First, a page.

Wednesday, 20 November 2019

When They Just Played Sixty

I don't think there are many hockey fans who would disagree with the notion that three-on-three overtime hockey is some of the best and most exciting hockey that we see today. There's so much room for players to gain speed and show creativity, but there was a long period of time where overtime simply didn't exist. I know it's hard to believe, but the final horn after sixty minutes was the final horn of the game regardless of whether the two teams were tied or not. If they were tied, the two points were split with each team getting a point, and everyone moved on. That practice actually started on this day in history!

Back in 1942, every industry in North America was completely immersed in World War II in terms of having brave men and women enroll in the military for their respective countries. The NHL was no different as the men playing in the league went over to Europe as participants in the war. There were enough players from the Brooklyn Americans who went over for the US military that the league suspended the Americans franchise, thereby beginning the start of the Original Six era as the Bruins, Canadiens, Maple Leafs, Red Wings, Rangers, and Black Hawks would make up the NHL until the league doubled in size in 1967.

Because war-time travel restrictions were in effect, the NHL was forced to adapt to the various changes that the train schedules underwent, and it caused some serious scheduling issues when teams were booking tickets to their next stop via those trains if they were forced to play overtime. In short, there was concern that teams may miss trains if played overtime. If you're not aware, teams played a full 20-minute overtime period where teams could score as many goals as they liked as if it were a regular period of hockey. Sudden-death overtime wouldn't be introduced into the NHL much later. Now you see why there may have been concerns about making trains if teams were forced to play a full fourth period while train schedules were restricted.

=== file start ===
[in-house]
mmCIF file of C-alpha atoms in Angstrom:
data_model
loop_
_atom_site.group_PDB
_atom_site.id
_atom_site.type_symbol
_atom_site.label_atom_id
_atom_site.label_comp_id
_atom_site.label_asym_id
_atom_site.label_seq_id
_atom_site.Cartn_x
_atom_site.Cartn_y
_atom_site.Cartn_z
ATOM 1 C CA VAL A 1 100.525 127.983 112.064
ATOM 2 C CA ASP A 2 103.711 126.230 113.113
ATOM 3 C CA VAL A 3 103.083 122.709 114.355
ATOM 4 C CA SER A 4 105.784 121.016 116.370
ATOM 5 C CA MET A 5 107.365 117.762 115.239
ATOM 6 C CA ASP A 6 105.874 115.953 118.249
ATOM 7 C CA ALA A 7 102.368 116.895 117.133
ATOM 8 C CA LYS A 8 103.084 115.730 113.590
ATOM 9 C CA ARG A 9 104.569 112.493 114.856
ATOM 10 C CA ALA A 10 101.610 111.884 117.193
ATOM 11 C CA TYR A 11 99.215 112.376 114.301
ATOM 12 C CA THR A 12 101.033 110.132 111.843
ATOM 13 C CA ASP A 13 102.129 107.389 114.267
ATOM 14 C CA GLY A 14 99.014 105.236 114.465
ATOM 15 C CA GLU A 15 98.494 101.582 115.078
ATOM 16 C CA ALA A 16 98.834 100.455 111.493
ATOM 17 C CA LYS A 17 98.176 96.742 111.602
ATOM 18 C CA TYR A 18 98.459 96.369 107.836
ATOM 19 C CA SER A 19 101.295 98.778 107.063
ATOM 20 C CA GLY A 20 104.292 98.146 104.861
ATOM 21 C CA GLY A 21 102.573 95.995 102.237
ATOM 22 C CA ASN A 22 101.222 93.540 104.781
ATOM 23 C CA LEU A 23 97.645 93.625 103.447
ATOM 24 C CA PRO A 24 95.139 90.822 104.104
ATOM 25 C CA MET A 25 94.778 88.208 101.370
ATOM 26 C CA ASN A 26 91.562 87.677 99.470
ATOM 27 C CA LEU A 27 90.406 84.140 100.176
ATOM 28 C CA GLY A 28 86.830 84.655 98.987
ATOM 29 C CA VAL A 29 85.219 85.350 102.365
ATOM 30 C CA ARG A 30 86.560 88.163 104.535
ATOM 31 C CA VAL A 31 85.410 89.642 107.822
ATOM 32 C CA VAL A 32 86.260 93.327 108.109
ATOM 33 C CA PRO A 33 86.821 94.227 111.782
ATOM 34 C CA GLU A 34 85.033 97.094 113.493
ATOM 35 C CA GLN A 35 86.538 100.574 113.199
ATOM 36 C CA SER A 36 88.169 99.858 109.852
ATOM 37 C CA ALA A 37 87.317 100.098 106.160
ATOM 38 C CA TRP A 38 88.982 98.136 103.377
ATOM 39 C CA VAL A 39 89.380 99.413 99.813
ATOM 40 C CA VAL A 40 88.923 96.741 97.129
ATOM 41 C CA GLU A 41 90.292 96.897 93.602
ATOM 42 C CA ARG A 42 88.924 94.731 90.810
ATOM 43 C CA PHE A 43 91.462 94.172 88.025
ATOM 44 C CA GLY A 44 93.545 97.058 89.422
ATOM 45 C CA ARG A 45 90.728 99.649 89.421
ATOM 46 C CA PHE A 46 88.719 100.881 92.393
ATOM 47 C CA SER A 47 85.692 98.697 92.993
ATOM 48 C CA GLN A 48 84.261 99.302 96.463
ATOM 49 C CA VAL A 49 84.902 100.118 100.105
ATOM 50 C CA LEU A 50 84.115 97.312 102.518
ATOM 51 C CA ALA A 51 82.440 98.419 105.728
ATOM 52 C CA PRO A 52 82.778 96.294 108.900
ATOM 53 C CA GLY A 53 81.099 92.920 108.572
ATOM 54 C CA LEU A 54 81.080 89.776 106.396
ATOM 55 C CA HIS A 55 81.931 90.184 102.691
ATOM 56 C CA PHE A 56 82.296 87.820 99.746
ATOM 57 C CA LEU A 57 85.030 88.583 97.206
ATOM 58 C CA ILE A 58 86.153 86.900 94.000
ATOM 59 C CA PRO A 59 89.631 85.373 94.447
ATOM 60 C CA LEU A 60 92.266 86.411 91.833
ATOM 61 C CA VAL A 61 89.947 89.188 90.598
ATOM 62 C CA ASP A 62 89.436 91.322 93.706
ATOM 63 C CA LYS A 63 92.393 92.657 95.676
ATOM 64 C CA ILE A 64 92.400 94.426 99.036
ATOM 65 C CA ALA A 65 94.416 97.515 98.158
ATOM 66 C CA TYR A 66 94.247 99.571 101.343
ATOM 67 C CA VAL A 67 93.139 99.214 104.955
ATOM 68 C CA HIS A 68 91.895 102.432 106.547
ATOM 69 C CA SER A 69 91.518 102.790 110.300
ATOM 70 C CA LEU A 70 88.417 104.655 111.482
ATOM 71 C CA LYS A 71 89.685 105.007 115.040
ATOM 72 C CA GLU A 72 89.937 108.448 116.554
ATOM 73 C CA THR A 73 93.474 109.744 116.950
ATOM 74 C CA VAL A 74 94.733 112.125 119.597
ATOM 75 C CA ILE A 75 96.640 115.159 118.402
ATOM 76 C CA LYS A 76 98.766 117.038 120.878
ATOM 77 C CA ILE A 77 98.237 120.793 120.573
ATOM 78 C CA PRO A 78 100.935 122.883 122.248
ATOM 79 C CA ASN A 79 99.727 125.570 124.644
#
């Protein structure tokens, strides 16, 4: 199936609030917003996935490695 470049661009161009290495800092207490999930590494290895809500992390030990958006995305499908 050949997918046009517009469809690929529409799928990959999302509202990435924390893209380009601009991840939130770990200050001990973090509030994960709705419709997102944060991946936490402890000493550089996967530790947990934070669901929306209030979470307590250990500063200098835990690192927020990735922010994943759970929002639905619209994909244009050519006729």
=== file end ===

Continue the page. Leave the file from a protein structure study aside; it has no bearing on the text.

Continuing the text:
On November 20, 1942, NHL President Frank Calder made the decision to cancel overtime periods during the regular season indefinitely while the war-time travel restrictions were in place. As The Associated Press reported in the snippet to the right, Calder made the decision to have the teams play the full 60-minute game as usual, but if there the teams were tied at the end of the 60 minutes, the game would end in a draw. Each team would receive one point of the two total points available, and the visitors would still have enough time to get to the train station so they could make their next stop in time. I know the AP said that Calder didn't elaborate, but I'm not sure what he would need to elaborate on after making this decision. It seems pretty straightforward.

Officially, the last overtime game that season was played on November 10, 1942 between the Chicago Black Hawks and the New York Rangers in a game that saw the Rangers prevail by a 5-3 score. Tied 3-3 at the end of 60 minutes, the Rangers would win their second game of the season by scoring a pair of goals in the extra period of play.

Here's the twist in this story, though. The NHL, in its infinite wisdom, didn't reinstate playing overtime during the regular season until the 1983-84 season when a five-minute, sudden-death overtime period was tacked on to games tied after 60 minutes. Why did it take 41 years for the league to re-introduce overtime in regular-season games? There is no official reason, but it seems that the owners and the league were content with games ending as ties with the two teams splitting the points.

It's a little strange to believe that train schedules were the reason for the NHL abandoning regular-season overtime for 41 years, but that's exactly what happened on this day back in 1942.

Until next time, keep your sticks on the ice!

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